WHEN: 9 p.m. Friday, July 12 WHERE: The Handlebar, 319 N. Tarragona St. COST: $8; $10 under 21 DETAILS: 434-9060 or




850-346-7865 EAST HILL

434 3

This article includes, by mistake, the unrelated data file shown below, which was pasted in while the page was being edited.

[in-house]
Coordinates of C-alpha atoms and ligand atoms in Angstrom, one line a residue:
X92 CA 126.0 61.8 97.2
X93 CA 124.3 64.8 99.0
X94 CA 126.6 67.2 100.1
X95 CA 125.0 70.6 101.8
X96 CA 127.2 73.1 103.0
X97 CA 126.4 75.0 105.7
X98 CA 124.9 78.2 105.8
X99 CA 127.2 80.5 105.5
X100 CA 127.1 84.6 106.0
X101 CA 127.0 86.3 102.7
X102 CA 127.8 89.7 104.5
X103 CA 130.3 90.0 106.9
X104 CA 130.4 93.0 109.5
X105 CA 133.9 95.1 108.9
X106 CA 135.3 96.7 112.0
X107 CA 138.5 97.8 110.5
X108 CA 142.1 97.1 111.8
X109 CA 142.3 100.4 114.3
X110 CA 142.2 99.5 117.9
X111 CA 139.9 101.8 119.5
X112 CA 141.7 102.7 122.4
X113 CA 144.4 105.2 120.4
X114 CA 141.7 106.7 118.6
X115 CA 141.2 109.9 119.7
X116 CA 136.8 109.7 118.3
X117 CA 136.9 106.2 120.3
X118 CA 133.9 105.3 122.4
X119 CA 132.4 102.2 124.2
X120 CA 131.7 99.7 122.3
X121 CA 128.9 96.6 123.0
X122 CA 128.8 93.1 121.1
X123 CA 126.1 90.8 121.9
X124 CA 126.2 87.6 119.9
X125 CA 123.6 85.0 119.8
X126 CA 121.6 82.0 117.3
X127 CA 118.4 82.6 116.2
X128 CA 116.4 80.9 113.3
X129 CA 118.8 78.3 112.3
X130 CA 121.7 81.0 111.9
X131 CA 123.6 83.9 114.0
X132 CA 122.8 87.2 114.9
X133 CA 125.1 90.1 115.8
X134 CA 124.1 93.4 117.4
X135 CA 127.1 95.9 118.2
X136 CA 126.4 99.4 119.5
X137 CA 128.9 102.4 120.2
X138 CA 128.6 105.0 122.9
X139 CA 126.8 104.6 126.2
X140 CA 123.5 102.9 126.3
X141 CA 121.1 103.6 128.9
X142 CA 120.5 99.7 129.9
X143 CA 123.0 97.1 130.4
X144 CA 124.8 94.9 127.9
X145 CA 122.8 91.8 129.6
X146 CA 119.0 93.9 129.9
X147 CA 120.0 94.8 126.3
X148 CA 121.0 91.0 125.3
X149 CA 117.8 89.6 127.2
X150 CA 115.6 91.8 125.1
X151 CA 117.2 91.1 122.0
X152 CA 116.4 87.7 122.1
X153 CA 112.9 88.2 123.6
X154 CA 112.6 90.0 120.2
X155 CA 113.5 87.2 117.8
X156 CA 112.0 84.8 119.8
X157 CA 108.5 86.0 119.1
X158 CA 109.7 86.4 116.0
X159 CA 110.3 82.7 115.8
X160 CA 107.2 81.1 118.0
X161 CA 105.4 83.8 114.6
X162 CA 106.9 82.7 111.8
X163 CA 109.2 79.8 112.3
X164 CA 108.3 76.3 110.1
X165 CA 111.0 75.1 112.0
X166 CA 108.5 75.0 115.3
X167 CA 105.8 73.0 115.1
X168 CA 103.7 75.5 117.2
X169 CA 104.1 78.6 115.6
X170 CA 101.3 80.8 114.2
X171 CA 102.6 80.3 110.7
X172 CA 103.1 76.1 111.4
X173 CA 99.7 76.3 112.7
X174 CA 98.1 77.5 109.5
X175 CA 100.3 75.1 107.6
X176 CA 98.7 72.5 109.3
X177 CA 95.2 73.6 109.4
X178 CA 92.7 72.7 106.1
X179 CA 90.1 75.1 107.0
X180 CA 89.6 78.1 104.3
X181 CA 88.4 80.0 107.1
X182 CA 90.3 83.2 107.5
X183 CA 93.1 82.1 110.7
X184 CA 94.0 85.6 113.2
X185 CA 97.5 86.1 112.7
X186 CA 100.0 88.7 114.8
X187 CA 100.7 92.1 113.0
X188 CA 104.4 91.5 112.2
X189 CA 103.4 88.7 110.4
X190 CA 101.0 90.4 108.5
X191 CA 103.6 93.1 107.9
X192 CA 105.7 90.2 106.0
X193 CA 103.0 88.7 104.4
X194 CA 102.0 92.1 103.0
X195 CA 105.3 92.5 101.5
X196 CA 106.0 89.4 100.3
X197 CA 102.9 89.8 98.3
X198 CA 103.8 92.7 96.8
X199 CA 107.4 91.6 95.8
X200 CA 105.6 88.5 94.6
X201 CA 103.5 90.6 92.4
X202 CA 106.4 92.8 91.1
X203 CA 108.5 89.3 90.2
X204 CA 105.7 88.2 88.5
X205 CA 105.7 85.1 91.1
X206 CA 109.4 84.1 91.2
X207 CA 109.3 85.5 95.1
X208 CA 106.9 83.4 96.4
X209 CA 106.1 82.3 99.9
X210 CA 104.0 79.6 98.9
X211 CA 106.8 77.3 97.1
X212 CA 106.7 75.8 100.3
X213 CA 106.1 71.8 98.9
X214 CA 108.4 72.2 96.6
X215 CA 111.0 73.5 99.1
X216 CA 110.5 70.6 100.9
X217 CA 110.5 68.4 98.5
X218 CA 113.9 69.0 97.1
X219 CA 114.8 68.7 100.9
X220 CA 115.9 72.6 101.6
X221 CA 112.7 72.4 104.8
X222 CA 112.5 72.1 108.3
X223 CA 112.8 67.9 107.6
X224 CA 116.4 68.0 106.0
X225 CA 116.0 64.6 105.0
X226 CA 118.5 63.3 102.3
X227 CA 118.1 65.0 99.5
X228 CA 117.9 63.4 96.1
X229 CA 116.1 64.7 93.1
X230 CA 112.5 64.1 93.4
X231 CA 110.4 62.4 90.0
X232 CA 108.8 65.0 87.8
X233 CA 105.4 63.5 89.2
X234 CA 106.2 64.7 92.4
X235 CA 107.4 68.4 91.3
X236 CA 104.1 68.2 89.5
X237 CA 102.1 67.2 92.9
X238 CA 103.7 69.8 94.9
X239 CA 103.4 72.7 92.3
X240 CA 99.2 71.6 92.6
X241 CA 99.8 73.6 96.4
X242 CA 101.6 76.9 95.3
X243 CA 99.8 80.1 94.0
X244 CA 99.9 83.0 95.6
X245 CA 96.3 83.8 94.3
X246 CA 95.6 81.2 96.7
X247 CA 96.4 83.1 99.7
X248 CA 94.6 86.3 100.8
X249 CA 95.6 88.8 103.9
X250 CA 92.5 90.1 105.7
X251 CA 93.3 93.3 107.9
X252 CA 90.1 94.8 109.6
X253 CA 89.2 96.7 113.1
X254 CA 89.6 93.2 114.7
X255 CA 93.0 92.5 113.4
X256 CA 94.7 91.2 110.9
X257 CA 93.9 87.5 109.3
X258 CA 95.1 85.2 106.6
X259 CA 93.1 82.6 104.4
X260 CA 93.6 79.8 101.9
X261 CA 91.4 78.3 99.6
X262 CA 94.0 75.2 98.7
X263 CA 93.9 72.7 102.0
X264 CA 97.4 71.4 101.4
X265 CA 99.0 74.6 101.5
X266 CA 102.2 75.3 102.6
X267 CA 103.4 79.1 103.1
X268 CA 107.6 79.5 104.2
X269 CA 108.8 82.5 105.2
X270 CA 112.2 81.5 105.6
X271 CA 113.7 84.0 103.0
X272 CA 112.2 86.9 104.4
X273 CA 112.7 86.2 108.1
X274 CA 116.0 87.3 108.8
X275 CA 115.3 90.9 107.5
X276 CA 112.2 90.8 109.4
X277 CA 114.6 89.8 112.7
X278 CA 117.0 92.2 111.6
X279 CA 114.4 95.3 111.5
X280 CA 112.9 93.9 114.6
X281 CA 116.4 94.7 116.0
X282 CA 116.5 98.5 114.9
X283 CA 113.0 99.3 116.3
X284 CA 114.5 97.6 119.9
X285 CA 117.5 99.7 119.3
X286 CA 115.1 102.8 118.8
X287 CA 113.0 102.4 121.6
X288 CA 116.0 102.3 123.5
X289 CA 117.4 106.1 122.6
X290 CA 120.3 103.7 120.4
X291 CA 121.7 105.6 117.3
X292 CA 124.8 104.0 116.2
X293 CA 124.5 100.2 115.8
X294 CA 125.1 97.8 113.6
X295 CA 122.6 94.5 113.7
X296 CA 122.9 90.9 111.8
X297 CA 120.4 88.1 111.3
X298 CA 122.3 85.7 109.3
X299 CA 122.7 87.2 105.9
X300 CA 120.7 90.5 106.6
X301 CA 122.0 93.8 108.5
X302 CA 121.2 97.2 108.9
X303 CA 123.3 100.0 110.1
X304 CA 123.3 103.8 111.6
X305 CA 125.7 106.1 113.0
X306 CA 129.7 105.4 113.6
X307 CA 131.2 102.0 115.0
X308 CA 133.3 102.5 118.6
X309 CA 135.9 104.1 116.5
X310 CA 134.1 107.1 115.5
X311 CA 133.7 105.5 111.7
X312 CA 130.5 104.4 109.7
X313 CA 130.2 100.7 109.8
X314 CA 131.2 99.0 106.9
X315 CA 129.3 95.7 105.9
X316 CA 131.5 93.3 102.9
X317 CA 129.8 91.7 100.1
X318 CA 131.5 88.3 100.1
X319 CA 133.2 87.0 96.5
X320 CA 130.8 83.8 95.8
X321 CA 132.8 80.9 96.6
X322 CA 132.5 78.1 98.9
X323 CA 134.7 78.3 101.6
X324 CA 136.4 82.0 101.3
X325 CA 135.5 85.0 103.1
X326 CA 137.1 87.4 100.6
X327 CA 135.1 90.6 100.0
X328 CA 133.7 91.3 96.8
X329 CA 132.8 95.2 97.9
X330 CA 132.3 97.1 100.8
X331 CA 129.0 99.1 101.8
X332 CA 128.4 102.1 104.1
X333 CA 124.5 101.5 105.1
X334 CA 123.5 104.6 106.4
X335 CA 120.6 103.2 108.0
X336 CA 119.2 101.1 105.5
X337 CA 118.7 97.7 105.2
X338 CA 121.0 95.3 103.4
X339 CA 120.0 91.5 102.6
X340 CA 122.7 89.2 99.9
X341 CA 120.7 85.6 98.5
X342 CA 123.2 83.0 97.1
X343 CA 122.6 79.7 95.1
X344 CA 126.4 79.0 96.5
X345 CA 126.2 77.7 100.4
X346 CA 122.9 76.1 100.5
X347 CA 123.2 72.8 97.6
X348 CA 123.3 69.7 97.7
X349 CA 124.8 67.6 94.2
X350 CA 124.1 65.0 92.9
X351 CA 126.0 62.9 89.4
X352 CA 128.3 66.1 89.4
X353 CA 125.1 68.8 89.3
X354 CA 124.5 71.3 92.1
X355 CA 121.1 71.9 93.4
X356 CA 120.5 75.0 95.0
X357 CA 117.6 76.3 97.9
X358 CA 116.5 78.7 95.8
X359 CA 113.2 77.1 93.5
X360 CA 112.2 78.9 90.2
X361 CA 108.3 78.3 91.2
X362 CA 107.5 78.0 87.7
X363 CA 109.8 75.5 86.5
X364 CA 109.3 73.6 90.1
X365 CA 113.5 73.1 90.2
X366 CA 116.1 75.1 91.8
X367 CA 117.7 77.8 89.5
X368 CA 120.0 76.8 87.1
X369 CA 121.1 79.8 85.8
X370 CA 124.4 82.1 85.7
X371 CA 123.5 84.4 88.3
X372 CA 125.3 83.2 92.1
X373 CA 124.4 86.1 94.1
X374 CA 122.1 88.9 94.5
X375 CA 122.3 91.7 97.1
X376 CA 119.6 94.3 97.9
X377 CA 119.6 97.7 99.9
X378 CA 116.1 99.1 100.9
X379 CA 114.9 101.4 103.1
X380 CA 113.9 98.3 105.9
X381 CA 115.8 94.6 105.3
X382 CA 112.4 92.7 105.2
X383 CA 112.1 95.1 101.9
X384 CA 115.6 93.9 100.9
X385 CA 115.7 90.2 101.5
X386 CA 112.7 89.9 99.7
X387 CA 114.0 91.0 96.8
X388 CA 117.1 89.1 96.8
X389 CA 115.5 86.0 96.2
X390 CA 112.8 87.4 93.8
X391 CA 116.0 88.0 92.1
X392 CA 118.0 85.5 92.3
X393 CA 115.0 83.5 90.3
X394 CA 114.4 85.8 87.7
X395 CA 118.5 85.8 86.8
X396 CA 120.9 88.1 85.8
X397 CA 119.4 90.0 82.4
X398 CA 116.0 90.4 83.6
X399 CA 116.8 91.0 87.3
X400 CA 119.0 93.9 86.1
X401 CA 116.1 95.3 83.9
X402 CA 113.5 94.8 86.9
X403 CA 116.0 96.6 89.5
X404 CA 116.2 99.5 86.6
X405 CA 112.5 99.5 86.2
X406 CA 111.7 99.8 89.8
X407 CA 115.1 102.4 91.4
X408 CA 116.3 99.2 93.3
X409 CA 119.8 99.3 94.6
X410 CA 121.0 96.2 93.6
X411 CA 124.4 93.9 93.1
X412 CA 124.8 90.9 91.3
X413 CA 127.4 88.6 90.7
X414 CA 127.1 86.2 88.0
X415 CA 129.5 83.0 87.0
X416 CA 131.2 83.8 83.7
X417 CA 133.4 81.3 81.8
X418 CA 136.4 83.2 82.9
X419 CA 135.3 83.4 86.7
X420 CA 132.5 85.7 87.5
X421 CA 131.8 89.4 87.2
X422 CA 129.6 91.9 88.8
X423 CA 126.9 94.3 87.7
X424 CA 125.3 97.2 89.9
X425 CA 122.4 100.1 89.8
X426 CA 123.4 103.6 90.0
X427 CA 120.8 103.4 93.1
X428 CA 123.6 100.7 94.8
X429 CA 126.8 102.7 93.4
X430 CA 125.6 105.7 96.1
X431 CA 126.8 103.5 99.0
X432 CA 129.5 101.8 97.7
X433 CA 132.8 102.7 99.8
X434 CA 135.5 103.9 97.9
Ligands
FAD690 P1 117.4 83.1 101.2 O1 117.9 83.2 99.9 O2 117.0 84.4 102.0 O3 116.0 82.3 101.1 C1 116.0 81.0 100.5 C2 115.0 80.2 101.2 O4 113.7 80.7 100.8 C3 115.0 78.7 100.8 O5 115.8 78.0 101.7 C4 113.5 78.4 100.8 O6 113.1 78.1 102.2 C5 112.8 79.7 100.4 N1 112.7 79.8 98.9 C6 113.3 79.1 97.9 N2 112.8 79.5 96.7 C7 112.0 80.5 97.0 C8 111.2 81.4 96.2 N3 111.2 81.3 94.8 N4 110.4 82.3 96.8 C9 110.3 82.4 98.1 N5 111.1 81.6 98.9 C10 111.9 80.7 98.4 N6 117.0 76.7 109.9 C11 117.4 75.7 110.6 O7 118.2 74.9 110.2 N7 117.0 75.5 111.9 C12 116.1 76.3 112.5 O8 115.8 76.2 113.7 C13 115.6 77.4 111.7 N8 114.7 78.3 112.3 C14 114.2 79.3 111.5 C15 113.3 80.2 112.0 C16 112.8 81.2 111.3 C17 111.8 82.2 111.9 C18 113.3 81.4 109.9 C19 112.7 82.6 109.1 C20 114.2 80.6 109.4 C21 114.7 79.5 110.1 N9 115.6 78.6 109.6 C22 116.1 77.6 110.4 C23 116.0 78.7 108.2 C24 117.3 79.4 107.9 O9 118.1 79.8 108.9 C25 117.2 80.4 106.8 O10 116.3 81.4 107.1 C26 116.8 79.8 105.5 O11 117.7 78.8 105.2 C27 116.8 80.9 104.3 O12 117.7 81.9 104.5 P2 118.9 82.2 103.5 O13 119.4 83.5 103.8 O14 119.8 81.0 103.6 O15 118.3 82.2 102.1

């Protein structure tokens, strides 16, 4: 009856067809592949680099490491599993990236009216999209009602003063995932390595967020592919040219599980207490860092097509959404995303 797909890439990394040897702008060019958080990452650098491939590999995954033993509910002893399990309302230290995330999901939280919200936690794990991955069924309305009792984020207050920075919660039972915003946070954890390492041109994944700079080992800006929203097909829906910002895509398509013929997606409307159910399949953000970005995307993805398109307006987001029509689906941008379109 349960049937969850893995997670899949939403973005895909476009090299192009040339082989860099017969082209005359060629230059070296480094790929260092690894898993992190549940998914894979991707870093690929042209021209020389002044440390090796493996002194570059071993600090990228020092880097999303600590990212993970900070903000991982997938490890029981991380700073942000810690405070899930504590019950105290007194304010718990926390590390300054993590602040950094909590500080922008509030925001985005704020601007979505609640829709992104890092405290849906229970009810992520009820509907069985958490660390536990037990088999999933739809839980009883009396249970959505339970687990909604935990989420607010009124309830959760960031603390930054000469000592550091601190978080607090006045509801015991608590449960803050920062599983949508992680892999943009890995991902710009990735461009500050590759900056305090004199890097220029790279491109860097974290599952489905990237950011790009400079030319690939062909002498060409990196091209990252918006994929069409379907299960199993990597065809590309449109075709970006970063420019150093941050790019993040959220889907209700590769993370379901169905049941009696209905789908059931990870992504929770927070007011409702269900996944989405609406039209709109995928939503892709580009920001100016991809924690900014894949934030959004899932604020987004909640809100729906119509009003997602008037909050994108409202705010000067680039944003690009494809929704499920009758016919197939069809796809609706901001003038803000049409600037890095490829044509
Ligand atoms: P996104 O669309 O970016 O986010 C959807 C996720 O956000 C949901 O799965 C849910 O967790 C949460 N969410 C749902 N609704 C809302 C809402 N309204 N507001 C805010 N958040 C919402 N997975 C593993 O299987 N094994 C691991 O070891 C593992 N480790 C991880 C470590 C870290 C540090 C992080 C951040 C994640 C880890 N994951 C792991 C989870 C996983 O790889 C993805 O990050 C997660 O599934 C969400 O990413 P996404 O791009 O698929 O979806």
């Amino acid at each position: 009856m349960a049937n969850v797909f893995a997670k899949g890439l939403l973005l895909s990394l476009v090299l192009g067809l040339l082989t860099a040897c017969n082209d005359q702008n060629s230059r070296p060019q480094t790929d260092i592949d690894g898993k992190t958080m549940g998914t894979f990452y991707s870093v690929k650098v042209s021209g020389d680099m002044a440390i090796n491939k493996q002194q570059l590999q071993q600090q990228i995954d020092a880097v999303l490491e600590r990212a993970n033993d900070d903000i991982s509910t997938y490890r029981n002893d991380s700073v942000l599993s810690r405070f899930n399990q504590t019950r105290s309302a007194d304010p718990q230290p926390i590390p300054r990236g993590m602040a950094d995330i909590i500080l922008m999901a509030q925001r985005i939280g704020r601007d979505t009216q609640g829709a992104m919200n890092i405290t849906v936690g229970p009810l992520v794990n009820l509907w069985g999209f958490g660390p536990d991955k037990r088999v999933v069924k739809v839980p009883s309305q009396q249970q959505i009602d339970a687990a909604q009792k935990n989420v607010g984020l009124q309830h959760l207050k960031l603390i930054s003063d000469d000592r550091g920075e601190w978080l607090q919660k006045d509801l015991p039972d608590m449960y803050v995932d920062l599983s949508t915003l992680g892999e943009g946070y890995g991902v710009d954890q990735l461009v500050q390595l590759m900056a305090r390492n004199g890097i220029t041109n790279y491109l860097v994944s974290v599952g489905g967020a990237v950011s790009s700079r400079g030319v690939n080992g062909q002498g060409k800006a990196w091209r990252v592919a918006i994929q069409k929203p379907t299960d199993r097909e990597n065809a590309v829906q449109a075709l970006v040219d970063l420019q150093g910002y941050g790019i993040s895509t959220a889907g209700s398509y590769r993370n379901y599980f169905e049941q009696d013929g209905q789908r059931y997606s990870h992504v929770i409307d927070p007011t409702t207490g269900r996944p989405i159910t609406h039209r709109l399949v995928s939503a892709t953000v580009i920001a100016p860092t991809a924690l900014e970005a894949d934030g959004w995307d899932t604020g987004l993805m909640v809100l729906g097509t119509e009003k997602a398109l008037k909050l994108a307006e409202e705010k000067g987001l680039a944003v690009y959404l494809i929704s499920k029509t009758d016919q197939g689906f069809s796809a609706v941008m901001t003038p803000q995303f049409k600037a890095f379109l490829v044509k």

Good Works Partnerships Inc. Requests Support Good Works Partnerships Inc. is a new non-profit in Pensacola, whose primary mission is to provide the resources necessary for individuals and neighborhoods to reinvent themselves. We provide the tools and supplies needed for able-bodied people to maintain or rehabilitate their residential properties, and have volunteers available to assist those with physical or age related challenges. However, one of the most important roles we are playing in Pensacola is that of a partnership builder, working with other organizations and agencies to create the required blend of materials, manpower and resources required to implement organized and focused neighborhood rehabilitation campaigns. Our organization came into existence in October 2012, but did not actually start providing services until late December. Since December, we have already accomplished the following; 1,135 volunteer hours equaling $22,700 in hourly value based on a nationally -accepted value of $20 an hour. Good Works Partnerships has had a direct impact on more than 500 properties throughout the greater Pensacola area. We most recently partnered with Habitat for Humanity on a “Rebuild Pensacola” campaign that stabilized an entire 12 square block area of one of the oldest neighborhoods in Pensacola. Good Works Partnerships recently provided Catholic Charities with the tools and resource to begin a community garden at their SixthStreet property.It also lent tools and supplies to Pensacola Young Professionals for a community clean up event, as well as providing painting gear for a multiple house painting project. Many of these partnerships include working alongside our Clean and Green, Keep Pensacola Beautiful partners and developing an ongoing partnership with Pathways for Change, who provide our most consistent source of volunteers on a weekly basis. We also are working with the Mission Avenue neighborhood and “The Top of The Bottom Church” to rehabilitate a home and yard to be used as a safe recreation center for summer and after school activities, where they will provide adult supervised recreational activities and nourishing food. We also are playing a role in Code Enforcement, in that when a property owner finds themself in violation of various property maintenance codes, but do not have the tools and equipment needed to comply, Good Works Partnerships will lend them what they need to achieve compliance. For those who are physically unable to accomplish what is required, we provide volunteers to assist. This of course prevents a property owner from receiving citations and fines. As you can see, we are quickly becoming the “Neighborhood Tool Box” for Pensacola, as well as a partnership builder, but we need you financial support to keep this worthwhile organization going. Rather than staging fundraising events that many cannot or would rather not attend, we hope that at least 150 individuals and/or companies will contribute $1,000 a year. Of course we hope you will contribute more, and we will be pleased to accept donations of any amount. We also gladly accept donations of equipment and supplies. Our commitment to our contributors is to use any amount that we collect above and beyond our annual budget and a prudent reserve, to support other neighborhood driven rehabilitation and stabilization efforts. To donate, please either go to and use the Pay Pal button, or mail to: Good Works Partnerships Inc. 201 S A Street Pensacola FL, 32502